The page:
Adding error bars to simulation results

Date: 2022/06/17 - 2022/06/17

Academic Seminar: Adding error bars to simulation results

Speaker: Noah Van Dam, Assistant Professor, Francis College of Engineering, University of Massachusetts Lowell

Time: 10:00 - 11:30, June 17, 2022 (Beijing Time)



Simulations have become an important complement to experiments in science and engineering. However, in order to draw robust conclusions from the simulation results the simulation errors must be understood and quantified. This presentation will cover several projects within the Multiphase and Reacting Flows Laboratory at University of Massachusetts Lowell related to quantifying different simulation errors. The first is established the fundamental error expressions for stochastic Lagrangian-Eulerian methods. These methods, which use Lagrangian parcels to represent dispersed liquid fuel drops in the Eulerian gas field, are widely used to simulate fuel sprays. The coupling between Lagrangian and Eulerian frames of reference creates a new source of error that has yet to be fully quantified. Initial expressions have now been derived for Lagrangian-to-Eulerian coupling for general coupling kernels. The derivation of these new expressions will be shared, along with empirical tests demonstrating their accuracy. The next project is an Extended Taylor approach to calculating discretization error for specific simulations. Classical methods all rely on an assumption of asymptotic error behavior, which requires fine grids be used and in practice can be very difficult to achieve for engineering application simulations. The Extended Taylor approach is proposed to enable error estimation for so-called coarse simulations that do not have asymptotic error behavior. Preliminary results will be presented for simple functions to compare the methods performance against the current standard, the Grid Convergence Index. Errors are not just in the numerical methods used, but also simulation set-up. The third project discussed will be a recent study into boundary condition and initialization procedures for a gasoline spray. Different options for injector geometry, injection location, and whether experiment or simulation results are used for rate-of-injection data are compared.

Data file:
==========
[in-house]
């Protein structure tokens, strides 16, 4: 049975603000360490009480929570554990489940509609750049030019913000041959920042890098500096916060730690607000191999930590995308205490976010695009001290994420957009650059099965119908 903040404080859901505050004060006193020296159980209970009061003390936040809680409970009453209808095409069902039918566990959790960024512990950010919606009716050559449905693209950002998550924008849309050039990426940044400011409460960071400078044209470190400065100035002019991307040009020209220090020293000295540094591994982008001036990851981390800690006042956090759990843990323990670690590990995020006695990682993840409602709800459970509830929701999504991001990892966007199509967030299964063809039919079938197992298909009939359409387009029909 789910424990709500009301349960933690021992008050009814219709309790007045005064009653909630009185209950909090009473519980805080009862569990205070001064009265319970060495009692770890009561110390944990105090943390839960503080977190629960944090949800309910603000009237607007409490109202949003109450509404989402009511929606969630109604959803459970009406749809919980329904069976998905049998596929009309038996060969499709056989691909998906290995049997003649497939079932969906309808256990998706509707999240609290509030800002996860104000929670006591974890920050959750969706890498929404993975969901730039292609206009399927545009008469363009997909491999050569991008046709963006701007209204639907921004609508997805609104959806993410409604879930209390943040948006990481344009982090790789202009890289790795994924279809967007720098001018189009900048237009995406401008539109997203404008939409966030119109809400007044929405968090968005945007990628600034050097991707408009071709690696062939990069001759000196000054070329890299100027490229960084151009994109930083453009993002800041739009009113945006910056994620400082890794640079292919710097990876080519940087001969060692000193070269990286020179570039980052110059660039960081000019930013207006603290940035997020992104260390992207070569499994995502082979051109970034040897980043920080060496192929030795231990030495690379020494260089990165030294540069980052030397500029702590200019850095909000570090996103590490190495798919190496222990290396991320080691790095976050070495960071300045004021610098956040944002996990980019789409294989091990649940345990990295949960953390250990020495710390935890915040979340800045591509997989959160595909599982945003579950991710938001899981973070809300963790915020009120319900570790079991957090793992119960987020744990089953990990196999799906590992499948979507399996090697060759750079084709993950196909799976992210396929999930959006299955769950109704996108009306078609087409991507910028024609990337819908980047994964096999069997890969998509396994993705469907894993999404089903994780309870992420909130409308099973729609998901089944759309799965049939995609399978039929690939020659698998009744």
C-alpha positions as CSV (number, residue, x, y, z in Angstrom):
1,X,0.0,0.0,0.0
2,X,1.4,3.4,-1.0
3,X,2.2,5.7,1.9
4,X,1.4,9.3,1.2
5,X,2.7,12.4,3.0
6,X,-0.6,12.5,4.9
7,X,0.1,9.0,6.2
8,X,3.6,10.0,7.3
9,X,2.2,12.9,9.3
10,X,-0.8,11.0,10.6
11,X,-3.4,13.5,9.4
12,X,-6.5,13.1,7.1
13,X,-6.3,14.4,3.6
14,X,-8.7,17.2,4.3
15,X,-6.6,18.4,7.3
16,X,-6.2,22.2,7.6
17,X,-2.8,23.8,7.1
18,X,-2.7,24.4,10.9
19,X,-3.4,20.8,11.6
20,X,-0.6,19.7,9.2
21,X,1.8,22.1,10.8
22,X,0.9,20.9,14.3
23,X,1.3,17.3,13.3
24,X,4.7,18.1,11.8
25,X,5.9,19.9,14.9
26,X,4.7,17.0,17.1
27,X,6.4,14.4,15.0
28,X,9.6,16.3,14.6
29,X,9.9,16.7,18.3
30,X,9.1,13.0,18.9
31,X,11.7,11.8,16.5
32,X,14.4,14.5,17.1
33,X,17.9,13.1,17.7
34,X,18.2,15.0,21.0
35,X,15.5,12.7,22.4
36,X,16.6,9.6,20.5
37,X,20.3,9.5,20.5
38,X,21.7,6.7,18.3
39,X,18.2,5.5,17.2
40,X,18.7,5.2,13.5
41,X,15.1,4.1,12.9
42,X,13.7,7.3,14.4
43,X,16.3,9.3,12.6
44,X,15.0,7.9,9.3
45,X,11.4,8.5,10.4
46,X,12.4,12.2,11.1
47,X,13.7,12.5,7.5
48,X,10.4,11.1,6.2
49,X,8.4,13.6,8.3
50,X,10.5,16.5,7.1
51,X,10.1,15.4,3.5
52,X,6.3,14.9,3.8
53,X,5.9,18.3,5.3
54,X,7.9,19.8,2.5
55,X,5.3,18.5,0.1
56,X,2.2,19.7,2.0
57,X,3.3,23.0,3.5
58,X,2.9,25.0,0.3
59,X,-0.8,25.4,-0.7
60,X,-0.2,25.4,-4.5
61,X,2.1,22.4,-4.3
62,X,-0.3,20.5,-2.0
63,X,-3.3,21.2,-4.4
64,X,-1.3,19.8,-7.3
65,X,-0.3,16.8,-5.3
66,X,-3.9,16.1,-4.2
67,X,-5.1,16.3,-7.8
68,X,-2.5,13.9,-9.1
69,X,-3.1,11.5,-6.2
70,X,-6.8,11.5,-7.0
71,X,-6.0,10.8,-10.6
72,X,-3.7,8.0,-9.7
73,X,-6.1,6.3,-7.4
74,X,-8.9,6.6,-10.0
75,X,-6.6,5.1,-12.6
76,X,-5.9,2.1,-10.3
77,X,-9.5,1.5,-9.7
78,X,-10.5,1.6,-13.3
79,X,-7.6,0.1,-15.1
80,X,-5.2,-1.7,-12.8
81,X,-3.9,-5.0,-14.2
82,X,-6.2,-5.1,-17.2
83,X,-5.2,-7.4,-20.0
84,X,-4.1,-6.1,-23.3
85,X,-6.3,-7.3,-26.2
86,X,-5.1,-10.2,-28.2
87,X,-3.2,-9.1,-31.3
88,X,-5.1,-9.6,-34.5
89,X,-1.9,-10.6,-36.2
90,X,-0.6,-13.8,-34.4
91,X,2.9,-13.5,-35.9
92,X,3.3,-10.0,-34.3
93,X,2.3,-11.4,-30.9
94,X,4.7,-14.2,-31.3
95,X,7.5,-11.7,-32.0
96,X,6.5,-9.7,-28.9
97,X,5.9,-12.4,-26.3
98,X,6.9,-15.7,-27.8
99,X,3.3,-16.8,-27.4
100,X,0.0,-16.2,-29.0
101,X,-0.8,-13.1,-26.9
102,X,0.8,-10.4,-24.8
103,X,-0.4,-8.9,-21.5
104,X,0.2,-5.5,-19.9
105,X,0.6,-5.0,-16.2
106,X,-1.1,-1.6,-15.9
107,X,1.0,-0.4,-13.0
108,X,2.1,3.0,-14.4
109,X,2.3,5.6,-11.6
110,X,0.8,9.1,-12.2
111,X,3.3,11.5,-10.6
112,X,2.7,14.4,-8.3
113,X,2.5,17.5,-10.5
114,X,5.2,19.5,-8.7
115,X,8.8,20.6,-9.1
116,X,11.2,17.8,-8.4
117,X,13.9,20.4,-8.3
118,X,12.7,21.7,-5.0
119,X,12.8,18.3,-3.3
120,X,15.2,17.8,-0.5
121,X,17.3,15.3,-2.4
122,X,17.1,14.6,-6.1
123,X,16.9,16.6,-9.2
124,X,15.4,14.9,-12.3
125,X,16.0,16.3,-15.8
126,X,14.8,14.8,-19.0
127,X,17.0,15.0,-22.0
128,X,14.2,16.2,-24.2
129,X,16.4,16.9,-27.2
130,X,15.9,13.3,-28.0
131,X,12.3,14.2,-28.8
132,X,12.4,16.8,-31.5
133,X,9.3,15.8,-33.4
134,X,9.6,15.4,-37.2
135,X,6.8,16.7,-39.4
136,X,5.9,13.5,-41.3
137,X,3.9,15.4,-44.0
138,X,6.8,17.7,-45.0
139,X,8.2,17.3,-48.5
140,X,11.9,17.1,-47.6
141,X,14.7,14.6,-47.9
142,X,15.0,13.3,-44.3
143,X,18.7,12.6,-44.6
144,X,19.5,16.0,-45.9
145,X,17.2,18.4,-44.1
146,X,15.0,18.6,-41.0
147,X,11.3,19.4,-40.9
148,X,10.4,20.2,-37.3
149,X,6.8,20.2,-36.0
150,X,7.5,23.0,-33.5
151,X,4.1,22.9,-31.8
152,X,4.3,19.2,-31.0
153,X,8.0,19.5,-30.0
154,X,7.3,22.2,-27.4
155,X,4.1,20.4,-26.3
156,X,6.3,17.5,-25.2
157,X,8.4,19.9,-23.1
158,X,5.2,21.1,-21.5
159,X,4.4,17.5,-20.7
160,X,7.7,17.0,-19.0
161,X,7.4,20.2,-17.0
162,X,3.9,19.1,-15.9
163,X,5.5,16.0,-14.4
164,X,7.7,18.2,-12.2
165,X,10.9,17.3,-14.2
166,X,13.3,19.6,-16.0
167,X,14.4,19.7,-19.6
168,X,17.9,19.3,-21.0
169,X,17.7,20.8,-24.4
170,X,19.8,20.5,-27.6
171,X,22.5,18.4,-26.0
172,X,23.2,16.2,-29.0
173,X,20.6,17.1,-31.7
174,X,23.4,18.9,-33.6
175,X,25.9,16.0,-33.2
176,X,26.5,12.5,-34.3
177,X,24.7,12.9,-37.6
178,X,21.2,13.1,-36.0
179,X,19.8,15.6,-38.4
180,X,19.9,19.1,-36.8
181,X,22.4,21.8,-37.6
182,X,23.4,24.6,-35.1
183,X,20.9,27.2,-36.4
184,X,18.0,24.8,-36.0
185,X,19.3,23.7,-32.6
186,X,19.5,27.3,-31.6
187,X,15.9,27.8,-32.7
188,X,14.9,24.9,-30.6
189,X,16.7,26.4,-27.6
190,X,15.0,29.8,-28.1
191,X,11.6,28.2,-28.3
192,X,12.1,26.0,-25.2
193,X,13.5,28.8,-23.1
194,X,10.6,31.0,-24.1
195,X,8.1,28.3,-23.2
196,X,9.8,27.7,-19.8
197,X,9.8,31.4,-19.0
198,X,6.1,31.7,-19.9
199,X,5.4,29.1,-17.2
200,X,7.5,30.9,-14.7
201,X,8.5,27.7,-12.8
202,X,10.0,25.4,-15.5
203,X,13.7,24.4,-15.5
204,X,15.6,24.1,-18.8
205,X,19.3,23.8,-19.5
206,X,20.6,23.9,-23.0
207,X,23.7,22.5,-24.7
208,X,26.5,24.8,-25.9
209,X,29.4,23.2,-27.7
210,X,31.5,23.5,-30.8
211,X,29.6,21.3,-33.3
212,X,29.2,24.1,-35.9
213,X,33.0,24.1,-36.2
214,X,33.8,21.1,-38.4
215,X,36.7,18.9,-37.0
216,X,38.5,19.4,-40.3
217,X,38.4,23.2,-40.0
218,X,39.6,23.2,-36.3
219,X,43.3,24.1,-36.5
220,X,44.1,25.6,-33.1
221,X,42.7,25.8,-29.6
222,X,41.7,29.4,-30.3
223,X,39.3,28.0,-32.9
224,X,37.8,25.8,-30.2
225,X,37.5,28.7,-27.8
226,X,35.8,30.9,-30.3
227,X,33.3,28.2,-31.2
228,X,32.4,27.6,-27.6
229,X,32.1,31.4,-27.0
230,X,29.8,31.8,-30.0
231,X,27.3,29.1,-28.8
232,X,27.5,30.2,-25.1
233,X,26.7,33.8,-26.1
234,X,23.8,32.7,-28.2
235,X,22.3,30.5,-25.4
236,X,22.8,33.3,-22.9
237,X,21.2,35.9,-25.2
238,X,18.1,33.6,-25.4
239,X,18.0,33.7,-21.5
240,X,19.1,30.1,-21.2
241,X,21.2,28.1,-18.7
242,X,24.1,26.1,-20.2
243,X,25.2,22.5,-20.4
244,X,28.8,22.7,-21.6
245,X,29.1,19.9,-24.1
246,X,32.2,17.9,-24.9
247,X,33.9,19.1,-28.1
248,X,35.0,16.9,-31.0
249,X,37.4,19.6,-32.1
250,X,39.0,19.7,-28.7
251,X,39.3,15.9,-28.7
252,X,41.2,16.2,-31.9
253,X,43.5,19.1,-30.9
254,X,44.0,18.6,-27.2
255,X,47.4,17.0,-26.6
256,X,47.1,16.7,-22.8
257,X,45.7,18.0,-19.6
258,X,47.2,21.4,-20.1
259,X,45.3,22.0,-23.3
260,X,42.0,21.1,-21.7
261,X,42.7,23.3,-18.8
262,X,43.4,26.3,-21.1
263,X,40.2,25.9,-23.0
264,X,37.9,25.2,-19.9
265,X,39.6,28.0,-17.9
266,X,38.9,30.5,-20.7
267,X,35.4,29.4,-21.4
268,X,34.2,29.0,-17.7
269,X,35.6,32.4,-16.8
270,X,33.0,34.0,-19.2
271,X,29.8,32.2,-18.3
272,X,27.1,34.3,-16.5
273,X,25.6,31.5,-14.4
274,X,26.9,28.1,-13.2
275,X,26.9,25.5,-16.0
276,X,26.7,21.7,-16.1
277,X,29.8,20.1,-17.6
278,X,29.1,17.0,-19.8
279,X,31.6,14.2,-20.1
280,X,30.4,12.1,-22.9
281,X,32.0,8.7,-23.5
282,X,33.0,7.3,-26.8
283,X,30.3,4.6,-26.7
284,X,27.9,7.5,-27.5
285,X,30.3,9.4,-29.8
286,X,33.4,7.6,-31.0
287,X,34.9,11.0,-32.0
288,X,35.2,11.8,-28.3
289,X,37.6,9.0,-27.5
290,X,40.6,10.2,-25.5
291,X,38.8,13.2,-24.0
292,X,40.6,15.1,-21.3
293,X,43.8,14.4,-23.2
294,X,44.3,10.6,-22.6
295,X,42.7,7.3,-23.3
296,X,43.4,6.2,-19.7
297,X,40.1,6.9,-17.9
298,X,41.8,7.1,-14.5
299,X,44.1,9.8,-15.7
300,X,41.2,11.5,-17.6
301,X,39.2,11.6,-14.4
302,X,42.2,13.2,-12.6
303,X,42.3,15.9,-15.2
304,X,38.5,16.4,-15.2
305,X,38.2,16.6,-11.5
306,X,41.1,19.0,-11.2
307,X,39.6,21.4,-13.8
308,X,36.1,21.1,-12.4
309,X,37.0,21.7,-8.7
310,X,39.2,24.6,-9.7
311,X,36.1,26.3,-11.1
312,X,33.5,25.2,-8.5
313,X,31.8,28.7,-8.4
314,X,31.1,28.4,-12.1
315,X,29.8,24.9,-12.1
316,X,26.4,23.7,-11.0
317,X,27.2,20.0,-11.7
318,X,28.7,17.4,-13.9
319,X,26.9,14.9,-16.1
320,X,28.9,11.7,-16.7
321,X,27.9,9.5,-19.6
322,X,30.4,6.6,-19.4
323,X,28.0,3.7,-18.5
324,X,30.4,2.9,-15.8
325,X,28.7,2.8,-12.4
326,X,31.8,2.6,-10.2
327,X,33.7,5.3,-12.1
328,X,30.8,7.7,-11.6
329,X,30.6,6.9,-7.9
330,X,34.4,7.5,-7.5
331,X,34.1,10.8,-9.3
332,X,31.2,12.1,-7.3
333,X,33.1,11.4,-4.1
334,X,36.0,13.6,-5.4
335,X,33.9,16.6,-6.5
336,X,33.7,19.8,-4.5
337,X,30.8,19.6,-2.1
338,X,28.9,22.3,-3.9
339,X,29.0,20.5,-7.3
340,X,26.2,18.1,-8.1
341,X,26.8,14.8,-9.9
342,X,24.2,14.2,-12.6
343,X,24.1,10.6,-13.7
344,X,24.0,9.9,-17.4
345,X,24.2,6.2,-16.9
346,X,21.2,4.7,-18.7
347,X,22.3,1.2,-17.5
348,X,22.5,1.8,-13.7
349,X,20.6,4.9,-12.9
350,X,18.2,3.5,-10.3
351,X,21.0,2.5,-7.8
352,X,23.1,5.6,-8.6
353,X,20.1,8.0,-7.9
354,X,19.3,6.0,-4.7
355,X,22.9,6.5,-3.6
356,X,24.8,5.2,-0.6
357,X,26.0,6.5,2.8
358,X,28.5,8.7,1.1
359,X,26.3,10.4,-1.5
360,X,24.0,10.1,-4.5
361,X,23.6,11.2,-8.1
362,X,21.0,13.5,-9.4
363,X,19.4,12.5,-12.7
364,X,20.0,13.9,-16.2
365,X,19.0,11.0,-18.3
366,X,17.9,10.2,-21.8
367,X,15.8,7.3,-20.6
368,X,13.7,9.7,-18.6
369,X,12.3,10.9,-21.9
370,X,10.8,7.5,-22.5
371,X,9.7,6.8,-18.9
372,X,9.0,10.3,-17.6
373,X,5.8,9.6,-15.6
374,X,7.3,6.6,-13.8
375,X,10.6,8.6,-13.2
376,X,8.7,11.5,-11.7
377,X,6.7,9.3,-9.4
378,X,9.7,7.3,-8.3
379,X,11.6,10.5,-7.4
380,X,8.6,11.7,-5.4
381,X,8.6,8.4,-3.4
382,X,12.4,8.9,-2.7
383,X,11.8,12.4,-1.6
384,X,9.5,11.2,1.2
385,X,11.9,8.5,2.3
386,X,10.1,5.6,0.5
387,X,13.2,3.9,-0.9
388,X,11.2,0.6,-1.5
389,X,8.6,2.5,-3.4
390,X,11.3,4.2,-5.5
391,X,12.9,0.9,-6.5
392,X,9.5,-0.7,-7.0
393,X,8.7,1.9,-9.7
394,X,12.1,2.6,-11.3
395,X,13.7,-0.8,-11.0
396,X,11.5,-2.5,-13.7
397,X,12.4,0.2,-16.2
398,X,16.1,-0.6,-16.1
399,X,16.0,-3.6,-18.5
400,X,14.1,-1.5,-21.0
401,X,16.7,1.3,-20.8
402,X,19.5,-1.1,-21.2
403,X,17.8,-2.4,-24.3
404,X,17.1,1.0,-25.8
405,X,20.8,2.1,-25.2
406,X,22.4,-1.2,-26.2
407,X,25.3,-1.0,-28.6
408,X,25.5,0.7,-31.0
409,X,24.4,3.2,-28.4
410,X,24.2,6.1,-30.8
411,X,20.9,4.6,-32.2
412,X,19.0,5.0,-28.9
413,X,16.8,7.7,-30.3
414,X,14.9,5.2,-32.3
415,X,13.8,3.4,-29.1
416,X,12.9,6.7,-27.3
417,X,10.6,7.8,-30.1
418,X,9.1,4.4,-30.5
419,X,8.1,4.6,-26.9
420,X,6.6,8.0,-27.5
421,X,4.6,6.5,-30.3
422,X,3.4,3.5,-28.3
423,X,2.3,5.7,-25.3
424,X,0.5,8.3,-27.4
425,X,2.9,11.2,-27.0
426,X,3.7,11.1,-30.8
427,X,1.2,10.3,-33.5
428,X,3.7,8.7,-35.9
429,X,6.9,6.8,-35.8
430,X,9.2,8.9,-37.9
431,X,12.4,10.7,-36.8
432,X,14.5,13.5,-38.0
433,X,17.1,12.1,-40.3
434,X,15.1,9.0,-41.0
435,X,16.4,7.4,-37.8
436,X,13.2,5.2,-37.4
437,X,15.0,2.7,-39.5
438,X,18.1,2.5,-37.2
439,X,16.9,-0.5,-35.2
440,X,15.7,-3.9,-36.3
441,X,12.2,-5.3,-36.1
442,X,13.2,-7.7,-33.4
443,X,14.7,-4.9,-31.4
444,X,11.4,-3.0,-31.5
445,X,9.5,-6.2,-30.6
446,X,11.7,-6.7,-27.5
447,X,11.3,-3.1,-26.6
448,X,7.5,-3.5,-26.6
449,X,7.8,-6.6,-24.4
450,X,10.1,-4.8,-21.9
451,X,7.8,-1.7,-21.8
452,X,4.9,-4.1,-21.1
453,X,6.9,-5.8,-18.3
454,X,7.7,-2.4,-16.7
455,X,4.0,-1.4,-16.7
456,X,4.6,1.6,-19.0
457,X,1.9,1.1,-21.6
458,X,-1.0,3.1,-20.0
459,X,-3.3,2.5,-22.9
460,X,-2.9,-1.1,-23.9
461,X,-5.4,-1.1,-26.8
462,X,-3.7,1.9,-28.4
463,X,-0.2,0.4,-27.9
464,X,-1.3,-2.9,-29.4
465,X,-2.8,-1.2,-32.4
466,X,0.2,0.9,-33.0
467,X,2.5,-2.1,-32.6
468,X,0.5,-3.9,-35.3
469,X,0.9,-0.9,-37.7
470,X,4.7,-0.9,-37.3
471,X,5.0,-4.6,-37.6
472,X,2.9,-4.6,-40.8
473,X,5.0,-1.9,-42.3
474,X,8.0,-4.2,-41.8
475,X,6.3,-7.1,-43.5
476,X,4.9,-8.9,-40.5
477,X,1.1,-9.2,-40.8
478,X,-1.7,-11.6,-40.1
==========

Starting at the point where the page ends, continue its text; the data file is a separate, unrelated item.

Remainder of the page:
Prof. Noah Van Dam is an assistant professor at the University of Massachusetts Lowell where he leads the Multiphase and Reacting Flows Laboratory. Prior to joining UMass Lowell, he received his Ph.D. from the University of Wisconsin-Madison in 2015 and then worked at Argonne National Laboratory in the Energy Systems division as a postdoctoral associate. His research focuses on high-fidelity, computational fluid dynamics modeling of complex flows, focused primarily on energy applications. Topics of interest include Lagrangian-Eulerian methods for multi-phase flows, machine learning for physics model development, and verification, validation and uncertainty quantification (VVUQ) of numerical simulations. Applications include internal combustion engines, gas turbines, and general multi-phase/spray systems.